Imagine a small country with few people.
They enjoy the labour of their hands
and do not waste time inventing
Since they dearly love their homes,
they are not interested in travel.
Although they have boats and carriages,
they are rarely used.
Although there may be weapons,
nobody ever uses them.
They are content with healthy food,
pleased with simple clothing,
satisfied in snug homes.
People take pleasure in being with their families,
spending weekends working in their gardens
and delighting in the doings of the neighbourhood.
Although the next country is close enough
that they can hear their roosters crowing and dogs barking,
they are content to leave each other in peace.
Here Lao Tzu describes what might be considered a utopian existence; one that is rooted in simplicity, harmony and contentment with what is. The very word ‘utopia’ has a connotation of unattainable, rose-tinted idealism. However, we are each responsible for creating our own personal utopia and we do this through the choices that we make. It is the nature of life to present difficulties and challenges. Once we accept this, we can begin to transcend it. We can choose to live a life that is in harmony with the principles of the Tao.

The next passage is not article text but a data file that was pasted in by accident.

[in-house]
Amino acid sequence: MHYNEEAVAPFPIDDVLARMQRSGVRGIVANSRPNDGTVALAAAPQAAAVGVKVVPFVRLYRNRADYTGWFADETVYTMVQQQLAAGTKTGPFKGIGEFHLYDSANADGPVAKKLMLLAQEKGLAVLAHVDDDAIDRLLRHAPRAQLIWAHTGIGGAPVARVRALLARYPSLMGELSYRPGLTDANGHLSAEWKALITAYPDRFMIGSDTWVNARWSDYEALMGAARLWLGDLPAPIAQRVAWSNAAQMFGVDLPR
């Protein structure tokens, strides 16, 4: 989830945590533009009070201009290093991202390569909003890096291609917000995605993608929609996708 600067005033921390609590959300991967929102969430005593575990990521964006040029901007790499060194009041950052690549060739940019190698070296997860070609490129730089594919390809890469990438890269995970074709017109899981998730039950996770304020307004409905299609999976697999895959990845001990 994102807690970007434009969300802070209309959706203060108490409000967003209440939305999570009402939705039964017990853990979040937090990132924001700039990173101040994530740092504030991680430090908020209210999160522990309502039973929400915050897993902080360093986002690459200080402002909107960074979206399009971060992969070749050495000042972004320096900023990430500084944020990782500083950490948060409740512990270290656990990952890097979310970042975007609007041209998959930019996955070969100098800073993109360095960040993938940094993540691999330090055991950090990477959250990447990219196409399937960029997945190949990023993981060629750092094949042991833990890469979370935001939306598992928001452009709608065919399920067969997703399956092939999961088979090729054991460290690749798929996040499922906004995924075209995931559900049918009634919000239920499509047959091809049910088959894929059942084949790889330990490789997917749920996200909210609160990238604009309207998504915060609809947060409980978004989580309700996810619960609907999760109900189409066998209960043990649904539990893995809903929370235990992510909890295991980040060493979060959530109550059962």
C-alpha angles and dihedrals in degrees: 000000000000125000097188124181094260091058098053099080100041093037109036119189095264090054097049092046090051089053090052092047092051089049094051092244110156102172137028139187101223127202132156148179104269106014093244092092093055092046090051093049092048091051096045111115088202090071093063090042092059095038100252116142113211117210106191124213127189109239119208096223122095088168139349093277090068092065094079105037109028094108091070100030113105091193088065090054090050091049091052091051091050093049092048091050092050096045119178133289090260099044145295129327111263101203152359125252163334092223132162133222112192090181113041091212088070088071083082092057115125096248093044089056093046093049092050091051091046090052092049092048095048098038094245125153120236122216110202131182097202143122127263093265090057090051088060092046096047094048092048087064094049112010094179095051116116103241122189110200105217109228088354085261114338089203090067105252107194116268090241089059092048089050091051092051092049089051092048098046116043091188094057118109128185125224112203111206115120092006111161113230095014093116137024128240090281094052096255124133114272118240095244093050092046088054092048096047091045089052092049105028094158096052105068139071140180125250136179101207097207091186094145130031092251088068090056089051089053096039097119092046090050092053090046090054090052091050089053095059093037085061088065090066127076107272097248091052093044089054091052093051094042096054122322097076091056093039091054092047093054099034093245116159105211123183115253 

Instead of constantly striving for more and more, we can be content with what we already possess – and, indeed, perhaps even give some of it away. The need to constantly attain and acquire is a terrible affliction, for there is no end to it and satisfaction is never achieved. Directing our attention to the present moment and appreciating the boundless riches around us, enables us to live more joyfully, more harmoniously and to let go of the pathological need to compete, struggle and strive, a mindset in which we live life as if it’s a kind of trench warfare.
It’s often the simplest things in life that bring us the greatest joy: the feel of sunlight on your skin, the moisture of fresh raindrops falling on your face, a simple cup of tea, the smile of a loved one, a glimpse of the sky at sunset. When our mind is continuously in the future, striving to acquire and achieve more, we are blinded to these simple joys – which are the essence of life itself.
Know when enough is enough. Become more aware of the present moment, and embrace simplicity. Be happy with what you are, where you are and what you have. Immediate and lasting happiness is guaranteed. This, I believe, is Lao Tzu’s message in this penultimate verse of the Tao Te Ching.